Category Archives: Notes from a small country

Case analysis contest for NSM M.Sc. students

image image A couple of our M.Sc. students have contacted Boston Consulting Group and gotten their cooperation to arrange a case analysis contest. This is just the kind of student initiative I am very happy to sponsor, so I will a) be a judge, and b) market it here.

So – if you are a M.Sc. student at the Norwegian School of Management – you are herewith invited to participate in a case analysis contest. There are a couple of provisos: You have to form a team of 3-4 students, and at least two of those have to be strategy students (i.e., do the strategy major). The contest will take place at BI on April 14th from 8am to 8pm, and will involve analysis, presentations, feedback and – for the winners – some rather attractive prizes from both hosts.

Be a consultant for a day and test your skills with a real business case – with feedback from both faculty and bona fide strategy consultants!

The application deadline is April 1st. The number of places is limited, so ”first come, first served“ – and please send the application to (And do mention that you saw it here – we are trying to track how information travels about this.)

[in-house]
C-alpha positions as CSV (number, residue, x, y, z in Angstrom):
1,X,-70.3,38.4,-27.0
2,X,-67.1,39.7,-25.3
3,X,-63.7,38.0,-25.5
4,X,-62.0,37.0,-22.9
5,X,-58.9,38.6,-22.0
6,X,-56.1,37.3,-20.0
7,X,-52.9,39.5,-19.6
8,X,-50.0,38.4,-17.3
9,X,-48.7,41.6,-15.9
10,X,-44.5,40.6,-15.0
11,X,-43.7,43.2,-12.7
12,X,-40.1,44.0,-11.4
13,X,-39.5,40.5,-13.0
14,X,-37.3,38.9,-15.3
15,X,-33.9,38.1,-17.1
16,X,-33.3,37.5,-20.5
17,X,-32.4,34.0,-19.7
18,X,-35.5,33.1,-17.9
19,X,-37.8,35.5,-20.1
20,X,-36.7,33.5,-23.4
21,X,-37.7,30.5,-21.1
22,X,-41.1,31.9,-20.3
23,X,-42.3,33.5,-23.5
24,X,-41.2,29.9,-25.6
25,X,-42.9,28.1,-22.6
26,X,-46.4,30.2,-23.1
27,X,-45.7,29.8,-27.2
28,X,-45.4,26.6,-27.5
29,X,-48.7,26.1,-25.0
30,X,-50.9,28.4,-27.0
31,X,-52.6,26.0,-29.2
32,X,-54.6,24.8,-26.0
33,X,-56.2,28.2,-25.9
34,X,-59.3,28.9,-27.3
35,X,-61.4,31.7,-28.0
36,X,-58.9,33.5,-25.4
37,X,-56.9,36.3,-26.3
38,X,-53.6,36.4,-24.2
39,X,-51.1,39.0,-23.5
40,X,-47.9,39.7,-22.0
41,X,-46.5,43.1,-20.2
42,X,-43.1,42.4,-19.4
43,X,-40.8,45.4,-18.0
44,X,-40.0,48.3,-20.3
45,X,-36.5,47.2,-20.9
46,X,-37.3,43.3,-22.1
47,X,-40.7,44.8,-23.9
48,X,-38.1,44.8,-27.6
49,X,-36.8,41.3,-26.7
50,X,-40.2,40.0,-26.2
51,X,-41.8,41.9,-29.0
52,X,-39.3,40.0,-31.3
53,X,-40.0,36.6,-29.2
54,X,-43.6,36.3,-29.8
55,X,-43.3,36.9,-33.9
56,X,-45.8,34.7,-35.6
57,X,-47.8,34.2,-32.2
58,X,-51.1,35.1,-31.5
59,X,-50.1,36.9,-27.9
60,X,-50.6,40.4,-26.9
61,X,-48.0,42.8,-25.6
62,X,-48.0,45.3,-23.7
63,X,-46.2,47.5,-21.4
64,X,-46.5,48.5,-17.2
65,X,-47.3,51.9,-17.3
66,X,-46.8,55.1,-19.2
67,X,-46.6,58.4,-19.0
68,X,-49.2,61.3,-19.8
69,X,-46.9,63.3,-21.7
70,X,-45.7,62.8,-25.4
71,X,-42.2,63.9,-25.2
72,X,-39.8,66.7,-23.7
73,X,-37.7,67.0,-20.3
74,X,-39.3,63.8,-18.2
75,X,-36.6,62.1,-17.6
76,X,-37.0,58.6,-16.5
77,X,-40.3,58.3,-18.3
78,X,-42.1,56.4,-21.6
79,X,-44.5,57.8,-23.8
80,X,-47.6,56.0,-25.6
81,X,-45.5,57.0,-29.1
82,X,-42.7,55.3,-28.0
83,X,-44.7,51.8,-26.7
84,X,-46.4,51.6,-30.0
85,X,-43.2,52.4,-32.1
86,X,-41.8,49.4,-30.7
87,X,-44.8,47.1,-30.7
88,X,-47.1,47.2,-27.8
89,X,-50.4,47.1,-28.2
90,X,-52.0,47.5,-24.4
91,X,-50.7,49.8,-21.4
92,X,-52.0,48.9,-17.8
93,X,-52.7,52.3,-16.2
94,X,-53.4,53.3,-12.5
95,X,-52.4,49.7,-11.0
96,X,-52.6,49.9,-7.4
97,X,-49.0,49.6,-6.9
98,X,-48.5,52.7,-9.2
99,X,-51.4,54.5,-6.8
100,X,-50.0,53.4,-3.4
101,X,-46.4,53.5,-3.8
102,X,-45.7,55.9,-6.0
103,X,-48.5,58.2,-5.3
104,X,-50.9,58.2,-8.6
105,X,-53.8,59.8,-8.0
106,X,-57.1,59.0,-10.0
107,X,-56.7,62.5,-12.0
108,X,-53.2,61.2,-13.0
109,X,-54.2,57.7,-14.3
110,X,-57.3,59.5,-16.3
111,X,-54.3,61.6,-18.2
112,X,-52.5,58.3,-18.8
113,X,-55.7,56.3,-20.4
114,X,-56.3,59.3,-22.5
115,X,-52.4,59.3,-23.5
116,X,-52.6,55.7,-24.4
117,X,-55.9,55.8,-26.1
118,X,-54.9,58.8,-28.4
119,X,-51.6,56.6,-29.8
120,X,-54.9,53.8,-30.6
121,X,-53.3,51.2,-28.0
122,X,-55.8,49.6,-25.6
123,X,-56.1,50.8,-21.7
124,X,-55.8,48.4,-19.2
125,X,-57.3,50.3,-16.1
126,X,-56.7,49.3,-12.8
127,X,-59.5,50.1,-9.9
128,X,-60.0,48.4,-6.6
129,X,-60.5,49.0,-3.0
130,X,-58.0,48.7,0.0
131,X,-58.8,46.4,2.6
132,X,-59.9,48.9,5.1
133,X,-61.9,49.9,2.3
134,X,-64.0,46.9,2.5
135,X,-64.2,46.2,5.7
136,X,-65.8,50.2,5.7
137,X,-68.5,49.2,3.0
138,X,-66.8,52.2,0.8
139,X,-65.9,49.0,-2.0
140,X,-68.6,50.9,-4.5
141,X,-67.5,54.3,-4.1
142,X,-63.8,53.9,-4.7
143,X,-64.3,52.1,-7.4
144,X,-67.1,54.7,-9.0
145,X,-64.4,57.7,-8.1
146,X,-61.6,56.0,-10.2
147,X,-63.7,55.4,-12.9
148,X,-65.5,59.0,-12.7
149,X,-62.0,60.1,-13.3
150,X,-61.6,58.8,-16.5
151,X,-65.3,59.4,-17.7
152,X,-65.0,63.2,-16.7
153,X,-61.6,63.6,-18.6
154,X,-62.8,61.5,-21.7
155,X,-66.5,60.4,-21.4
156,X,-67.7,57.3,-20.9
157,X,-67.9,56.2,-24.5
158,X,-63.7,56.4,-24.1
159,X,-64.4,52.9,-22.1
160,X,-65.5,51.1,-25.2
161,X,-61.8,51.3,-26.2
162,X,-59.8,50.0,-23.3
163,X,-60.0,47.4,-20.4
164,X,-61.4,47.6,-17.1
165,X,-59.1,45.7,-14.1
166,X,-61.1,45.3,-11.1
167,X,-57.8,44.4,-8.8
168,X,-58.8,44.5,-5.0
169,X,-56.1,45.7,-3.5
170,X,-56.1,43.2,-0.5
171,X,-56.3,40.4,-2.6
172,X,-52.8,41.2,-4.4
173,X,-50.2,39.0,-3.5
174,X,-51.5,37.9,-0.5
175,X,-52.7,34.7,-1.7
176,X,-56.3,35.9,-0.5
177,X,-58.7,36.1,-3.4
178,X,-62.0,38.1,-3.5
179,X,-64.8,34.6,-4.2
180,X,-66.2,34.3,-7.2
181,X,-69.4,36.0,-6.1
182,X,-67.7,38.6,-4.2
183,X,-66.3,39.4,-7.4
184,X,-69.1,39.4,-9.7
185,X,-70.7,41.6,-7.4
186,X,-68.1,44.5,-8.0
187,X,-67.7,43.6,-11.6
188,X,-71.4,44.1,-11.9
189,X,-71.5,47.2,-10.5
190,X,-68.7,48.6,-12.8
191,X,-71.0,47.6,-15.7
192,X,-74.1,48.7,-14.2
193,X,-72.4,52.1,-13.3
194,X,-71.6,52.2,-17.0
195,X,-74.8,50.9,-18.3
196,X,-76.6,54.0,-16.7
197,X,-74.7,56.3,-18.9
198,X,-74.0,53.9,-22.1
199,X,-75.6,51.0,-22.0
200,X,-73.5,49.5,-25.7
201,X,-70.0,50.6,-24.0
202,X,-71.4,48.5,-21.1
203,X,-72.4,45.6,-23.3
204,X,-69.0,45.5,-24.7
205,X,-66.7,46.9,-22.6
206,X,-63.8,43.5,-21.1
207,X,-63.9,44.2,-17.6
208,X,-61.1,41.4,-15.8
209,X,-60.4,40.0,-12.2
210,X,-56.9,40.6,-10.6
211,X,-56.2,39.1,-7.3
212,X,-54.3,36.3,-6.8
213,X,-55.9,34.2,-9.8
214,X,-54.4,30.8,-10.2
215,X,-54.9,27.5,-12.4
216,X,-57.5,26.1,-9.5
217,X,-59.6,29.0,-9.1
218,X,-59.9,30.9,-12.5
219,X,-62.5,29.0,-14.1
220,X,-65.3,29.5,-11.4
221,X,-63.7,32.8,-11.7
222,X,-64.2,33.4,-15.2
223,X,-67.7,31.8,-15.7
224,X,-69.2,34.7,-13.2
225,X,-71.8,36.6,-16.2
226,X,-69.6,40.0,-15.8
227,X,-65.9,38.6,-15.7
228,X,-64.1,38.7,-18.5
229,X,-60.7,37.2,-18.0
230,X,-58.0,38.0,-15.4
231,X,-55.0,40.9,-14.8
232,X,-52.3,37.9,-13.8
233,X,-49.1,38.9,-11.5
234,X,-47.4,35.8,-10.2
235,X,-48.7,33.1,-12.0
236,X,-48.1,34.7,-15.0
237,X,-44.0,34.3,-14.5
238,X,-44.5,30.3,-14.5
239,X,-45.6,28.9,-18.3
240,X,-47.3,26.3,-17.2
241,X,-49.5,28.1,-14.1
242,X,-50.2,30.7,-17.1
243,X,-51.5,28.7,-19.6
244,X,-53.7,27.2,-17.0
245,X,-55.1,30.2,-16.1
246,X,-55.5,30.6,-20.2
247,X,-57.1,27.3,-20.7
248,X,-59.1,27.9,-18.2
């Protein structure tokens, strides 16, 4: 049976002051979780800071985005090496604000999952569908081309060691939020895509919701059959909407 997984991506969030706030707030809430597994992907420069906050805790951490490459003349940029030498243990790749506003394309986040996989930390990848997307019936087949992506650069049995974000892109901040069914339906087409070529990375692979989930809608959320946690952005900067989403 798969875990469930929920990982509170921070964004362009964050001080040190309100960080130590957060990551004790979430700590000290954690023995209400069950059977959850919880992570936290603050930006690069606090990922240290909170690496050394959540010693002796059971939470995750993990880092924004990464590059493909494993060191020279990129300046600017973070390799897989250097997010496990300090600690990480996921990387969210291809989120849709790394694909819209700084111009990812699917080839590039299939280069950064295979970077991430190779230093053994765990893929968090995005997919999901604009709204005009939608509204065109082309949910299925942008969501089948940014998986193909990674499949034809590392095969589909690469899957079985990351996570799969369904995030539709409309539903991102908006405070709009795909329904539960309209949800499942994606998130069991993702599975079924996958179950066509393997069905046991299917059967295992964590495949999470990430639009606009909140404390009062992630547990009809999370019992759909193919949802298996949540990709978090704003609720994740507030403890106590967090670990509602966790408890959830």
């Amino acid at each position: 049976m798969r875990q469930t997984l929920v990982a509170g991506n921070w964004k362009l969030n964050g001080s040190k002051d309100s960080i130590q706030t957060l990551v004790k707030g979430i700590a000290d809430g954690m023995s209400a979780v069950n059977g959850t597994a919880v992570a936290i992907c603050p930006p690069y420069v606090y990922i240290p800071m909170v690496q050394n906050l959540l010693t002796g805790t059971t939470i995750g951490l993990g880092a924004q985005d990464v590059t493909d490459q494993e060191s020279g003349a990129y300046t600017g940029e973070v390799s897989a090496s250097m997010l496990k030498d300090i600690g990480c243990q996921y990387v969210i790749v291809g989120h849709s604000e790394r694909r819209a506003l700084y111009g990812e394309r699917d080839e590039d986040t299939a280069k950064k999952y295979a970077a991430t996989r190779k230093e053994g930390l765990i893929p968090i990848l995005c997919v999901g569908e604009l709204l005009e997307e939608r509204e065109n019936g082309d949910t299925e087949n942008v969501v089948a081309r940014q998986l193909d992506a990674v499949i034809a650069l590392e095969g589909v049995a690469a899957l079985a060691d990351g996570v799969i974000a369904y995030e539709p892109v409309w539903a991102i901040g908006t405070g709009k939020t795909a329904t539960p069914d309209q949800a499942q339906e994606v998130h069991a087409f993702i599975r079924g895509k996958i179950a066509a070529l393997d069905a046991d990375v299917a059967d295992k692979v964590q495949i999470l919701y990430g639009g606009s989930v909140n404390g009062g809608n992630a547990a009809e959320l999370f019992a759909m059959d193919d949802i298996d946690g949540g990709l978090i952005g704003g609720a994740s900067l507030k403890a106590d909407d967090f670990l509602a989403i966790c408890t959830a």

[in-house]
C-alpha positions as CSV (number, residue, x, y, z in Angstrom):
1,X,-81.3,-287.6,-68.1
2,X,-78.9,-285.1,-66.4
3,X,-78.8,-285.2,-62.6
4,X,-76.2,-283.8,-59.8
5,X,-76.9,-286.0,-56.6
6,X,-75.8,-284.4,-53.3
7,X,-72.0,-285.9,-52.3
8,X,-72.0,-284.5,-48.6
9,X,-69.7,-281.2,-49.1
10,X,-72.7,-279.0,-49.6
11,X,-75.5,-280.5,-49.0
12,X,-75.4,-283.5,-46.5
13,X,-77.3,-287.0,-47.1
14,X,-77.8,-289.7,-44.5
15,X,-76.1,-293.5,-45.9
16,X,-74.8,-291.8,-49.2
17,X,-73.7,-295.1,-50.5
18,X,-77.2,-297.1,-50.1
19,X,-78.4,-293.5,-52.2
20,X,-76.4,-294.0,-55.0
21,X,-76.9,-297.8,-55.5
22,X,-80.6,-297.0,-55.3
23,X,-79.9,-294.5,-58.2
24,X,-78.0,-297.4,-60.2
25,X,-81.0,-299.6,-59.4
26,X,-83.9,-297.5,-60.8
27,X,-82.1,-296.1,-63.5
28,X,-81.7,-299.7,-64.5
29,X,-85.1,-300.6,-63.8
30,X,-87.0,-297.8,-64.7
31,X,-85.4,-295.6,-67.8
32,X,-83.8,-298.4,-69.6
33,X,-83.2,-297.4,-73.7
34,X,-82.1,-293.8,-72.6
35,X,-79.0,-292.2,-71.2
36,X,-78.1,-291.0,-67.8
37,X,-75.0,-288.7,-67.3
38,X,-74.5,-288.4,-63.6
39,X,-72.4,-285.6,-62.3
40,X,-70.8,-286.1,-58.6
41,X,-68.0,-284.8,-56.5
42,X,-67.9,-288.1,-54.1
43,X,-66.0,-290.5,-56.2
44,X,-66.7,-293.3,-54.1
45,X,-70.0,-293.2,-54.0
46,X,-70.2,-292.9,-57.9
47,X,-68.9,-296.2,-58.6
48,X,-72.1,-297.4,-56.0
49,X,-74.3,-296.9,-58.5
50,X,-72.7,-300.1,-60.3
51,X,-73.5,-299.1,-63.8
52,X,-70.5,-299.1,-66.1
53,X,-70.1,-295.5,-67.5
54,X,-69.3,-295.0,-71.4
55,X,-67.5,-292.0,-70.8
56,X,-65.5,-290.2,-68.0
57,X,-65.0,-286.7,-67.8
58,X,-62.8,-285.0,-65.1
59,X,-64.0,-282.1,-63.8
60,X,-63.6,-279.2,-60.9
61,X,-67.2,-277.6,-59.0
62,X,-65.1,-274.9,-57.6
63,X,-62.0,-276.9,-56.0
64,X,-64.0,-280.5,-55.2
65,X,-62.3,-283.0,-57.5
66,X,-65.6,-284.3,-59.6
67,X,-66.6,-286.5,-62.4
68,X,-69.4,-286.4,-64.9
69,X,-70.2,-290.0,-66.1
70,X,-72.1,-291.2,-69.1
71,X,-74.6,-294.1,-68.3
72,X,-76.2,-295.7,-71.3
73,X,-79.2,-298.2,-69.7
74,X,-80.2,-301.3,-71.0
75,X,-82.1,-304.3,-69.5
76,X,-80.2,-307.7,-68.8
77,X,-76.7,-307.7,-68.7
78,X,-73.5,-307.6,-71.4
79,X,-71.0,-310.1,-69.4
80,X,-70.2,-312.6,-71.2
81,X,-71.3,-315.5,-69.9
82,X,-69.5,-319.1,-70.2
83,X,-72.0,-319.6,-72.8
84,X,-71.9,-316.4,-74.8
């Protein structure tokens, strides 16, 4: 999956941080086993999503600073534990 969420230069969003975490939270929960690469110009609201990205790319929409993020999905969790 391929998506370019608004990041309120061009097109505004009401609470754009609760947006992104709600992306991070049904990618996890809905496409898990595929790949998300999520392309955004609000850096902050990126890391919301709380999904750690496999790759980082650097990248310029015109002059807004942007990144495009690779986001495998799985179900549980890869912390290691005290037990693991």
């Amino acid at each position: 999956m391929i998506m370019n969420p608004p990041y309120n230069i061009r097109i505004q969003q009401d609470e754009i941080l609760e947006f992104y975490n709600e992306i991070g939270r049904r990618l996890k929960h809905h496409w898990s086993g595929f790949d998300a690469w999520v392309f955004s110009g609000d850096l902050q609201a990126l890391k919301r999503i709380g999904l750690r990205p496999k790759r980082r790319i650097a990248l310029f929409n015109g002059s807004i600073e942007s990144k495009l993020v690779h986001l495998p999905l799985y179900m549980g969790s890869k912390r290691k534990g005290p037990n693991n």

7 hour train journey via Bittorrent

The Norwegian broadcaster NRK recently made a 7 hour program about the very scenic train journey from Bergen to Oslo. The program was hugely successful despite the rather slow subject, offering long views from the front of the train interspersed with interviews and various other happenings along the ride). Here is a selection:

The raw film from the front camera is now being offered as a free Bittorrent download under a CC license. There is even a competition (in Norwegian only) for best reuse of the footage.

Kudos to the people behind NRK Beta, the experimental part of NRK, who again come up with interesting ways of making their material available!

Update 20.12: Boingboinged!

Obama impresses again..